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, 7 (12), e018899

Prevalence of Mental Ill Health, Traumas and Postmigration Stress Among Refugees From Syria Resettled in Sweden After 2011: A Population-Based Survey

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Prevalence of Mental Ill Health, Traumas and Postmigration Stress Among Refugees From Syria Resettled in Sweden After 2011: A Population-Based Survey

Petter Tinghög et al. BMJ Open.

Abstract

Objectives: To estimate the prevalence of and associations between anxiety, depression, post-traumatic stress disorder (PTSD), low subjective well-being (SWB), potential traumas and postmigration stress among refugees from Syria resettled in Sweden.

Design: A cross-sectional and population-based questionnaire study based on a known and complete sample frame. The survey included multiple measures of mental ill health and factors of particular relevance for refugees. Weighted analyses were conducted to calculate representative prevalence rates and associations. Associations were investigated through a series of logistic regression analyses. All analyses were supplemented with robust 95% CIs.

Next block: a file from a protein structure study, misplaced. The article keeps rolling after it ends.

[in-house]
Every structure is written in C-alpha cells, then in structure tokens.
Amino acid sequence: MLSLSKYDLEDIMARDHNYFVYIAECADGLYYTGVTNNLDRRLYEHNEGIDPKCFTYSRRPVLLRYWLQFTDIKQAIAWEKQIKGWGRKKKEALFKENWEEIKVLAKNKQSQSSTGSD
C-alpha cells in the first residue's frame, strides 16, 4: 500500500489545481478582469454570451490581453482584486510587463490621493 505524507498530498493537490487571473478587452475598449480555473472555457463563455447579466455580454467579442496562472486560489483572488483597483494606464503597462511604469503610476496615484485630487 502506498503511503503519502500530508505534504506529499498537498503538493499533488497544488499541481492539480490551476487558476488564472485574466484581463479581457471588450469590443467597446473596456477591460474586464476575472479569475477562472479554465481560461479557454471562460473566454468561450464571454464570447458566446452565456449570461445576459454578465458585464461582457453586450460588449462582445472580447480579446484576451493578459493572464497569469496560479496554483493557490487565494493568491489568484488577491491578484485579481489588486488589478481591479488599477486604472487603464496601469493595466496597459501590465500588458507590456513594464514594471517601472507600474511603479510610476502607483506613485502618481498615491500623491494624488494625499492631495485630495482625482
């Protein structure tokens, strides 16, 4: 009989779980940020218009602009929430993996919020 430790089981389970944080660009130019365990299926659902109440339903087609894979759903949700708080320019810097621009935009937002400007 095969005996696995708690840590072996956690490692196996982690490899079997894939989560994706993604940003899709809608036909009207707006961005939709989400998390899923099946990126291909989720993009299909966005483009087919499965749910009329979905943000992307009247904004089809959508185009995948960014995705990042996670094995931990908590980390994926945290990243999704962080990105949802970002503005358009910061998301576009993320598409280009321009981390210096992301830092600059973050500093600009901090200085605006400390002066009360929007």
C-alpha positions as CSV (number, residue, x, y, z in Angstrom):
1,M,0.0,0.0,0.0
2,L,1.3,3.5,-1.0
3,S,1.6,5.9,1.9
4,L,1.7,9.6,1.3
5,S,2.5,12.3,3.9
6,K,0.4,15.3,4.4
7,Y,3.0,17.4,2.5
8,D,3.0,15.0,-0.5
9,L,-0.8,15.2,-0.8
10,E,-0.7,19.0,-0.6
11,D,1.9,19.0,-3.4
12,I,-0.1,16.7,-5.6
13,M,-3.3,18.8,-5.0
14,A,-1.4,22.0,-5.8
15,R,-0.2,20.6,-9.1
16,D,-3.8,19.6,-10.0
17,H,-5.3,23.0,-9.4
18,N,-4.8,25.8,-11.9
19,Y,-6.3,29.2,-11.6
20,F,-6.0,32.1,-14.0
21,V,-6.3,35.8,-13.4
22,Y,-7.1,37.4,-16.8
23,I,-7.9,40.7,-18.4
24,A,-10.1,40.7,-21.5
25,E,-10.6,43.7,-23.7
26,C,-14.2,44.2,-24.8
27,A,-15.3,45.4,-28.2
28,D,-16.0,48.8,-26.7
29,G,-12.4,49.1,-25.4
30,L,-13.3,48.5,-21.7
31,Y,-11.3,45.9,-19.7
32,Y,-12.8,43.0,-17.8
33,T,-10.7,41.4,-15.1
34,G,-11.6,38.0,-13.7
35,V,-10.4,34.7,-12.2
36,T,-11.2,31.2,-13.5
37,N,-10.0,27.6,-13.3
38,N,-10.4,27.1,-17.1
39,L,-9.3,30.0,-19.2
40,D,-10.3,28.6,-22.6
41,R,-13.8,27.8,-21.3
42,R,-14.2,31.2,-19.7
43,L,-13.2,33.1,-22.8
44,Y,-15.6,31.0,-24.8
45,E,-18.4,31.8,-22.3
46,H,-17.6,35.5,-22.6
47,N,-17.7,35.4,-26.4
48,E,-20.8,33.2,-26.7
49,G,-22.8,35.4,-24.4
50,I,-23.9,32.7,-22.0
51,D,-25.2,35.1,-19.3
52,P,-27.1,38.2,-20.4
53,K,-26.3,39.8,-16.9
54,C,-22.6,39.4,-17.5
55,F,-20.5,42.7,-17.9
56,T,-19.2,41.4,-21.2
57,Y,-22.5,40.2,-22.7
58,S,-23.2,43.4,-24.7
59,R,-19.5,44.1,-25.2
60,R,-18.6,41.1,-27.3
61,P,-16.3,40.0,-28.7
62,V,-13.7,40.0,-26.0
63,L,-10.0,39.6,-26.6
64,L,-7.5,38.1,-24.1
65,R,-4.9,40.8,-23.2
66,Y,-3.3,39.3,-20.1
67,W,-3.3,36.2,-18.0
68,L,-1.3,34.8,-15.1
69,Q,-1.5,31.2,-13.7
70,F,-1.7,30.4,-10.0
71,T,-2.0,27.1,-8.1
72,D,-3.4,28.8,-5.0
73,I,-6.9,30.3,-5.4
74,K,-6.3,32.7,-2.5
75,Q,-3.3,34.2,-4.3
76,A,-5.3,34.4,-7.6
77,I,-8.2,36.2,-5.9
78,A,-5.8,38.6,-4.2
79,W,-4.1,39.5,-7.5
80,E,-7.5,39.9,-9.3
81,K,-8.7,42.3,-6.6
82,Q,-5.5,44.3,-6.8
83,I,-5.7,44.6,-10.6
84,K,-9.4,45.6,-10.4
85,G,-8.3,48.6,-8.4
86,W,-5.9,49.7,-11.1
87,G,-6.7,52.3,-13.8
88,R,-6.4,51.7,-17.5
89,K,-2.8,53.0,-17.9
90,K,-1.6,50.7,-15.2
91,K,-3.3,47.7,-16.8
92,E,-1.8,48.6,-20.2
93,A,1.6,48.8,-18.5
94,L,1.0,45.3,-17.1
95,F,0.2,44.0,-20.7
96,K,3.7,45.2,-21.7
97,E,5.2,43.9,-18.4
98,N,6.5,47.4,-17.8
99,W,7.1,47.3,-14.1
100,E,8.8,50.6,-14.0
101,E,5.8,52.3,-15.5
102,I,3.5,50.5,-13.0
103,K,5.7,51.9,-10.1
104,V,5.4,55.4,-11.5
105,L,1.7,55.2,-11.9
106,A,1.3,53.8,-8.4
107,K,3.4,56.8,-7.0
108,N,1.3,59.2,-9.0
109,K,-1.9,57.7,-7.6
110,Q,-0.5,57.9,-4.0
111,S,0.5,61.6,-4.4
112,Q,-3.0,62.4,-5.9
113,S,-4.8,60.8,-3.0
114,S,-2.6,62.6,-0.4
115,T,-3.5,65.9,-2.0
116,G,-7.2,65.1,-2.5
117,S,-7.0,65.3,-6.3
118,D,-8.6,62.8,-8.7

Setting: Sweden.

Participants: A random sample of 1215 individuals (response rate 30.4%) from Syria aged 18-64 years that were granted residency in Sweden on grounds of asylum between 2011 and 2013.

Main outcome measures: Anxiety, depression, PTSD and low SWB were assessed through Hopkins Symptom Checklist, Harvard Trauma Questionnaire and WHO-5 Well-being Index, using established cut-offs.

Results: A majority of the participants met the criteria for at least one of the studied types of mental ill health, and the comorbidity was high. Depression was the most the common type with 40.2% (95% CI 36.9% to 43.3%), followed by low SWB with 37.7% (95% CI 34.8% to 40.1%), anxiety with 31.8% (95% CI 29.2% to 34.7%) and PTSD with 29.9% (95% CI 27.2% to 32.6%). Refugee-related potentially traumatic events (PTEs) experienced before or during migration was common as was substantial levels of postmigration stress. Most types of refugee-related PTEs, especially being exposed to interpersonal violence, and postmigration stress were associated with increased risks for anxiety, depression, low SWB and PTSD.

Conclusions: Mental ill health, in terms of anxiety, depression, low SWB and PTSD, are highly elevated and comorbid among refugees from Syria. Increased attention from multiple societal sectors to adequately support Syrian refugees' mental health needs, promoting recovery and reducing postmigration stress are needed.

Keywords: Mental Health; Post-migration Stress; Refugees; Resettlement; Syria; Trauma.

Conflict of interest statement

Competing interests: None declared.

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